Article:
ACT ranked first in The Australia We Want report

ACT ranked first in The Australia We Want report

The ACT has ranked top of the nation in a report on community values - but the charity sector has warned the territory not to rest on its laurels with plenty of work still to be done.

The Community Council for Australia has described the results of its first report examining incarceration rates, education levels and inequality state-by-state as "alarming".

Community Council for Australia CEO David Crosbie.

Community Council for Australia CEO David Crosbie.Credit:Colleen Petch

Suicide rates were on the increase, half of all women did not feel safe walking alone at night and taxpayers donated a smaller portion of their income than 10 years ago, the report found.

The ACT had more positive news, with stabilising suicide rates below the national average, increasing education attainment above the national average and inequality reducing and below the national average.

Community Council For Australia chair, Reverend Tim Costello.

Community Council For Australia chair, Reverend Tim Costello.Credit:Josh Robenstone


CCA chief executive David Crosbie said he would like to see the ACT boast a lower incarceration rate and improved housing affordability in next year's The Australia We Want.

"The ACT should be very proud but there's lots of scope for improvement in the ACT," Mr Crosbie said.

"Talking to people who work in specific sectors, sectors where they need care staff and other staff, it's harder to attract people into the ACT.

"If there's not relatively affordable housing in the ACT, why would they come here when they can work elsewhere?"

The territory was above average for volunteer numbers but on the decline compared to 2010.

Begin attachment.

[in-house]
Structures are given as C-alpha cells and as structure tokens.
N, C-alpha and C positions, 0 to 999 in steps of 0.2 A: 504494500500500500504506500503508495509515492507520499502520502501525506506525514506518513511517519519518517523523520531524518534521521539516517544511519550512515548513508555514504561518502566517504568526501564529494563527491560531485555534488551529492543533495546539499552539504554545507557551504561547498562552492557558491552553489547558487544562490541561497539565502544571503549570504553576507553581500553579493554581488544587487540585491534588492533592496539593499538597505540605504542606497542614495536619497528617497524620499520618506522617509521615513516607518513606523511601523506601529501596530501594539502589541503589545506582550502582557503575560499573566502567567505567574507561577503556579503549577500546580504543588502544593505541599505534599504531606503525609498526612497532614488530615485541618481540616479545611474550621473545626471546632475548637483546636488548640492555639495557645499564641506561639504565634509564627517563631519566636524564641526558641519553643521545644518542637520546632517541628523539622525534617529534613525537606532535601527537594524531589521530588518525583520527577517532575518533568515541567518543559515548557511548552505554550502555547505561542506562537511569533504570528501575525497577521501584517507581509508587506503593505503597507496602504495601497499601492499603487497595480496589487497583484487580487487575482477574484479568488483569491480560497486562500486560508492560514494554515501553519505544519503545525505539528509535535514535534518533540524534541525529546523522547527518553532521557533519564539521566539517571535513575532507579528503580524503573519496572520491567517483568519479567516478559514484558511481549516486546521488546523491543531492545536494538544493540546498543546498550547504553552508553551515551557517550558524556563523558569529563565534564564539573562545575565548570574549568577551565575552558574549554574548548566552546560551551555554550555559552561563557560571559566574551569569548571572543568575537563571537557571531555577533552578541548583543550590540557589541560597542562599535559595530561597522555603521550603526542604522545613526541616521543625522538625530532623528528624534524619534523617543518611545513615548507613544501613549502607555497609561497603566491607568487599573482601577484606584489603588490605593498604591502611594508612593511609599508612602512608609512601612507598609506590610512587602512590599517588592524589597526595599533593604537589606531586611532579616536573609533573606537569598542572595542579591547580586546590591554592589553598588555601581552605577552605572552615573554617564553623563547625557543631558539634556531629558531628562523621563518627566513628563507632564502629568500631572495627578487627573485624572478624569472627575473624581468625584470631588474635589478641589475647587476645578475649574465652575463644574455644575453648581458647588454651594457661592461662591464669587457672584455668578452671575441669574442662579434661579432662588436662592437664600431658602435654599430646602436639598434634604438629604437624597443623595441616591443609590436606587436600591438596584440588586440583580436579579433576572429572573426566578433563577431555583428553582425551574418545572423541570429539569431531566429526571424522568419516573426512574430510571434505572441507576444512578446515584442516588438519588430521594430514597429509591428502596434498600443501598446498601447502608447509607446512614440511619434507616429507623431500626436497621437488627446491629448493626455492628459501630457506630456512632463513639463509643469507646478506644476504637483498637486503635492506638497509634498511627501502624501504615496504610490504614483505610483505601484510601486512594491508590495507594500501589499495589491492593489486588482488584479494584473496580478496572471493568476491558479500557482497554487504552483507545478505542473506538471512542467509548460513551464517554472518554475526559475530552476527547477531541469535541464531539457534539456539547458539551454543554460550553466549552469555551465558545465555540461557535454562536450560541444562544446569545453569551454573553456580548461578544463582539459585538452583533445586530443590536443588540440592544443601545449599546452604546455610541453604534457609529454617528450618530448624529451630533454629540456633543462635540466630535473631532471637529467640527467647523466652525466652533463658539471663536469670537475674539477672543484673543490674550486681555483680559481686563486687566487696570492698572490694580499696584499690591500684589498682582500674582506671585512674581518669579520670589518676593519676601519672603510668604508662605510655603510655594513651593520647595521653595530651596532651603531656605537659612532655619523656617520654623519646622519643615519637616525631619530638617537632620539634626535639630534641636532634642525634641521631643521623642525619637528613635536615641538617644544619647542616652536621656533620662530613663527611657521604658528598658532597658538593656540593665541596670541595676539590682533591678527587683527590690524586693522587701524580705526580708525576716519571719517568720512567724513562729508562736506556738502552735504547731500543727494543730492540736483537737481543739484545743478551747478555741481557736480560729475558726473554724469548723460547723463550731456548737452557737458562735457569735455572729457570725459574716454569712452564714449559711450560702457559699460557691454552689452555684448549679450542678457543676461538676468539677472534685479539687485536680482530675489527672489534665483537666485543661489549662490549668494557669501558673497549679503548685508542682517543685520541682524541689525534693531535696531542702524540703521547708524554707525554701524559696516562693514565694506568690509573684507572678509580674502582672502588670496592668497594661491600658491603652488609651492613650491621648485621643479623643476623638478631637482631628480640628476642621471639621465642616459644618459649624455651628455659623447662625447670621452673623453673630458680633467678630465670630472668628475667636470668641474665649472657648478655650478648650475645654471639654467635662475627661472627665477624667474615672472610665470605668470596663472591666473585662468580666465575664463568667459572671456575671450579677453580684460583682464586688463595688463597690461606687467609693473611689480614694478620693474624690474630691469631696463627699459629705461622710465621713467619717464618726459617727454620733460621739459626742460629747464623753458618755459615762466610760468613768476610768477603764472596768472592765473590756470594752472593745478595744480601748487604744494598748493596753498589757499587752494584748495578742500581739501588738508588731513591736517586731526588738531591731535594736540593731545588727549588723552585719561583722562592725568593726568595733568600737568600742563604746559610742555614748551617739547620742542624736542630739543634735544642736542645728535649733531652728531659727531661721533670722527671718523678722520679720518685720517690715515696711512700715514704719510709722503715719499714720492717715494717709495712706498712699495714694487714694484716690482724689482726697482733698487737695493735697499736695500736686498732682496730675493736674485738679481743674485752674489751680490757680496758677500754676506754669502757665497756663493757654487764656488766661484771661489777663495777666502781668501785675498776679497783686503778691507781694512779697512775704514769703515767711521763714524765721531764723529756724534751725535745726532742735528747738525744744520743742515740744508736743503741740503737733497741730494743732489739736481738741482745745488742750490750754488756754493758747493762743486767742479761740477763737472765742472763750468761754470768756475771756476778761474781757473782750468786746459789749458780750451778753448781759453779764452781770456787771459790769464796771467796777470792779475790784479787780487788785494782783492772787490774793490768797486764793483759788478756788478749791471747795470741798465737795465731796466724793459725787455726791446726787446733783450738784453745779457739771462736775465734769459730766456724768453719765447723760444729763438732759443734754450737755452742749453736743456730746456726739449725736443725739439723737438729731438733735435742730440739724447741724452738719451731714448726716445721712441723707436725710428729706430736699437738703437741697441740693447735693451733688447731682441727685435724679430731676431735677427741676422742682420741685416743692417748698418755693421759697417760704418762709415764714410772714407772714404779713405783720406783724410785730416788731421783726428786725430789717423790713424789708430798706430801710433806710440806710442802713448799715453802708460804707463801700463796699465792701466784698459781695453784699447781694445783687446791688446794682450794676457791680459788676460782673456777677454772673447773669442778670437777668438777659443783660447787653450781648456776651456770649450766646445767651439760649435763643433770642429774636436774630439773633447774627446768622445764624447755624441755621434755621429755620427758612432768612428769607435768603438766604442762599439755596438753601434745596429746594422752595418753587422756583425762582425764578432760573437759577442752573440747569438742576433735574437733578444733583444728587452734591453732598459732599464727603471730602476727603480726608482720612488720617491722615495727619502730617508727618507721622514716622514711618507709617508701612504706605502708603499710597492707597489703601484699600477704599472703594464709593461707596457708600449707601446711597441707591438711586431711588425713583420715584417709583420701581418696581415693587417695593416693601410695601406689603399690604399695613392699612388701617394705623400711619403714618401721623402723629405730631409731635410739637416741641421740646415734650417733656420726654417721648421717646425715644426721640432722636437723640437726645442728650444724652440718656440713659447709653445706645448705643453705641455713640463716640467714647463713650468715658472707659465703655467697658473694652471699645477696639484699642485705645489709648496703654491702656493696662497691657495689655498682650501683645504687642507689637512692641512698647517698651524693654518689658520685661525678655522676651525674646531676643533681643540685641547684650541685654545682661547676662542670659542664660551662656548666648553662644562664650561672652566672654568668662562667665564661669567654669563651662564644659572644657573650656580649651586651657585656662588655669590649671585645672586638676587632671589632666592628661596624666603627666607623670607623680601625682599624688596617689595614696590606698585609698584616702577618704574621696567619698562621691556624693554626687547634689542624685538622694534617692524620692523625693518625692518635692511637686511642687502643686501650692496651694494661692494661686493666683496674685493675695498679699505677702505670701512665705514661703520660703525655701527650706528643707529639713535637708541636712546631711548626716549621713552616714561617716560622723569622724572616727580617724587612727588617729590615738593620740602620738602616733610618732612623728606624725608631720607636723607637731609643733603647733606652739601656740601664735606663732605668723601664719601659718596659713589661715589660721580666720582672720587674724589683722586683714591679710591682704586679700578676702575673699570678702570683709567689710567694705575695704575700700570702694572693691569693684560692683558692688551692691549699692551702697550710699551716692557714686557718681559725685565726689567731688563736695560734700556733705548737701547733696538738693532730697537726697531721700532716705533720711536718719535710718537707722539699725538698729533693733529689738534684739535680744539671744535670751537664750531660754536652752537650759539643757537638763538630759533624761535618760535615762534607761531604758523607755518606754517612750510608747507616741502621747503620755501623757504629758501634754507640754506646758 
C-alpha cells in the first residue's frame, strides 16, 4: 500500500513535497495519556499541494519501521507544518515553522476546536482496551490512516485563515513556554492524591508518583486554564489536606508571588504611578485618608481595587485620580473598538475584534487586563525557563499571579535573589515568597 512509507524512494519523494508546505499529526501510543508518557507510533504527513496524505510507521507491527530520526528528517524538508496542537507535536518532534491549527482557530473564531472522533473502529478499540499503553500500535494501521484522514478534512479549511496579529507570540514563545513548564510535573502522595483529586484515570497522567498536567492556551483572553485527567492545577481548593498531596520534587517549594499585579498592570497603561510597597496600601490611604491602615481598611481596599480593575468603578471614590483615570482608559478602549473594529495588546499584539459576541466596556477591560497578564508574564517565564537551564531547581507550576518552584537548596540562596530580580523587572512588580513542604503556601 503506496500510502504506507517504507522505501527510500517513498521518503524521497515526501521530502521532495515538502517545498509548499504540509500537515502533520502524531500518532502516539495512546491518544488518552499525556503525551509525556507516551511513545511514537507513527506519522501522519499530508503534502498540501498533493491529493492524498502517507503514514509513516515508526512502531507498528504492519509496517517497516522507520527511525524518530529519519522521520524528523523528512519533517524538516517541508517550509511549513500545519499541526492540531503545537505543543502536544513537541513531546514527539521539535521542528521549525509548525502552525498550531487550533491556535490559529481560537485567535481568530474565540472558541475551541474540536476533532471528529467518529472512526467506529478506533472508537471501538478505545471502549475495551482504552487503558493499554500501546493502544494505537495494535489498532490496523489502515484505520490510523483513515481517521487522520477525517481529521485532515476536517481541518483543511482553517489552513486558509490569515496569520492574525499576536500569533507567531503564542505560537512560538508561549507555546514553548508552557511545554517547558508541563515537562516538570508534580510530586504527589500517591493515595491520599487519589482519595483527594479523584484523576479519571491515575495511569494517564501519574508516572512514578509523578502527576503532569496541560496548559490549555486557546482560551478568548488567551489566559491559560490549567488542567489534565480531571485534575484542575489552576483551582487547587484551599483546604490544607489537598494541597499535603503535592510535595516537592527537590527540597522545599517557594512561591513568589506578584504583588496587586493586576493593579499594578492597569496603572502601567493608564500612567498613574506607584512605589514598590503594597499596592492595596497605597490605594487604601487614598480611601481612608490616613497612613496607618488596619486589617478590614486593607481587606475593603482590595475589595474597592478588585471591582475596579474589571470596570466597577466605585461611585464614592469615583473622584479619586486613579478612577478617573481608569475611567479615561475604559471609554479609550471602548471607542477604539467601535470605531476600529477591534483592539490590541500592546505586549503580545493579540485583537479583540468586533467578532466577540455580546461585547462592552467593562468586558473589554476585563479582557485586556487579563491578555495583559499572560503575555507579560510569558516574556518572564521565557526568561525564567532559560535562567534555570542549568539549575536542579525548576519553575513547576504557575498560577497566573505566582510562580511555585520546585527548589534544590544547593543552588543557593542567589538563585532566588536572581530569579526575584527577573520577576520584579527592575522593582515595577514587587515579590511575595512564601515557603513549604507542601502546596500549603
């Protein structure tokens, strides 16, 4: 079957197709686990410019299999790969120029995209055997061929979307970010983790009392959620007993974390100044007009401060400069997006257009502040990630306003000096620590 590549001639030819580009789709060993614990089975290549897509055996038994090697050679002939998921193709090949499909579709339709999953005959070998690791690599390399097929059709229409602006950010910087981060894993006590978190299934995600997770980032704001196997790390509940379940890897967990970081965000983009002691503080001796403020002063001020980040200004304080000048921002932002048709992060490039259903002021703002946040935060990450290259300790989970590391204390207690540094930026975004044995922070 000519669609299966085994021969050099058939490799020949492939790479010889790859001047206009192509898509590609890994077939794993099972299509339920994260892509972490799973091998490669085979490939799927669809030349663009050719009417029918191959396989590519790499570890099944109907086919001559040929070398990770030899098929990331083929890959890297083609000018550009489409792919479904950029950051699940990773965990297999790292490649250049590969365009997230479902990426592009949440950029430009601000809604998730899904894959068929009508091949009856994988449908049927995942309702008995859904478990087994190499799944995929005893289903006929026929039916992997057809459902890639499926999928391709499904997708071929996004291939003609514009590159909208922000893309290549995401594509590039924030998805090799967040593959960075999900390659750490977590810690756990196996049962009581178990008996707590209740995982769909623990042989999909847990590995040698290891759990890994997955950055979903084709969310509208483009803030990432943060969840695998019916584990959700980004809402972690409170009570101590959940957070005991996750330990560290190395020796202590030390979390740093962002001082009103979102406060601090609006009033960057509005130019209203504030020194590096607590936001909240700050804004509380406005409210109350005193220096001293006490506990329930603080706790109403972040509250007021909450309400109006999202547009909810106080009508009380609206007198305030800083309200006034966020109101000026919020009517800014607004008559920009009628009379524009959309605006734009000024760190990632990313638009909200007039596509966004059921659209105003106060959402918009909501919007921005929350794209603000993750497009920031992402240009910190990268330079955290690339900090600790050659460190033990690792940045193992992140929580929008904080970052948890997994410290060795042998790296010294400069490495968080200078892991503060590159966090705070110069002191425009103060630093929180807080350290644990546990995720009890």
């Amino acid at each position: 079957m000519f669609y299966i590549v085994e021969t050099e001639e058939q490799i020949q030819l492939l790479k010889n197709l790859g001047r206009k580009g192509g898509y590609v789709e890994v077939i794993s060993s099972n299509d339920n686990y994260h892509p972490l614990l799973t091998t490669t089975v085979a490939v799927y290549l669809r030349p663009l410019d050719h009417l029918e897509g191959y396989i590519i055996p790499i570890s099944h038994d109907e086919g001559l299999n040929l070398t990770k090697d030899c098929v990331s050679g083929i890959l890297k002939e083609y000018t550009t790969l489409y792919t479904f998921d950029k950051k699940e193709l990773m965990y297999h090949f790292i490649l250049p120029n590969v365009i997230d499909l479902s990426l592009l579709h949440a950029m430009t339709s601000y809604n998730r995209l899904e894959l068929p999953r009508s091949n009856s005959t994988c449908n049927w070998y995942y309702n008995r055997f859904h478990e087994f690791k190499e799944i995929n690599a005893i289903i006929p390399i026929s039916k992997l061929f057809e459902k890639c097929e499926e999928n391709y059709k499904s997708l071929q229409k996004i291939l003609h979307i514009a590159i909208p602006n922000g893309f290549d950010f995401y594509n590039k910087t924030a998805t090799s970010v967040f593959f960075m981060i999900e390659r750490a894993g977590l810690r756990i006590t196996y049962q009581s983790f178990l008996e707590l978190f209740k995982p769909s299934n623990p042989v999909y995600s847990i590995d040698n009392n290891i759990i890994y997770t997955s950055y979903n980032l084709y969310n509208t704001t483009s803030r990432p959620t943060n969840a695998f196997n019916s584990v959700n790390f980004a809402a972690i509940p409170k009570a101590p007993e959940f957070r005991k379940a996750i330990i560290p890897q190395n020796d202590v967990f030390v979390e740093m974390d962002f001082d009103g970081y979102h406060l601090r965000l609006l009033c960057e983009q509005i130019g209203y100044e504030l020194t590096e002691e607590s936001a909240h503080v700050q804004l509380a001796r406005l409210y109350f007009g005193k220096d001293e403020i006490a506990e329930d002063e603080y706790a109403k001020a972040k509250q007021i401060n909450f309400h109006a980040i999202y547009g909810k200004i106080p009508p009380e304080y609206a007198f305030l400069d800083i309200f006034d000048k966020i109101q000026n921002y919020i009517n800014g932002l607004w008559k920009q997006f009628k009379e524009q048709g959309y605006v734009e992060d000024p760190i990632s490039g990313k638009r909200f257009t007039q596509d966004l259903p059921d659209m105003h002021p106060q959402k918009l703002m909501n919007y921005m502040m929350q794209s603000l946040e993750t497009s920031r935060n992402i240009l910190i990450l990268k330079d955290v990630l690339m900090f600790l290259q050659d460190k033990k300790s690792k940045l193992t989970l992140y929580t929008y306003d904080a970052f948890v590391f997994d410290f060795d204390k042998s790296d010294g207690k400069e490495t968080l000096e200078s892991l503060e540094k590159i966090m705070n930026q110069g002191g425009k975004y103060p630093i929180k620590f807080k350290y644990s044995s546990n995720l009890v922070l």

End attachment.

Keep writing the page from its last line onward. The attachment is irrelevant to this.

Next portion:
"Even though it's above the national average it's declining, so I think we need to look at how we can facilitate more volunteers in the ACT," Mr Crosbie said.

CCA chair, Reverend Tim Costello who will speak at the National Press Club about the report on Thursday, said the report was about defining what Australia should, and could, be if people worked together.

"It paints a damning picture of current day Australia and reveals shocking data that should concern all Australians," he said.

"Imagine an Australia where incarceration rates are actually falling, the suicide rate is less than the road toll and your postcode doesn't define your chance of getting an education or a job," he said.


The report will be used as a catalyst for meetings between the charity sector and business and government leaders.

The Australia We Want drew on data from the Australian Institute of Health and Welfare, the Australian Tax Office and the Australian Bureau of Statistics and will be released Thursday.

Emily Baker is a reporter for the Sunday Canberra Times. She previously reported on education for The Canberra Times.

David Ellery is a reporter for The Canberra Times.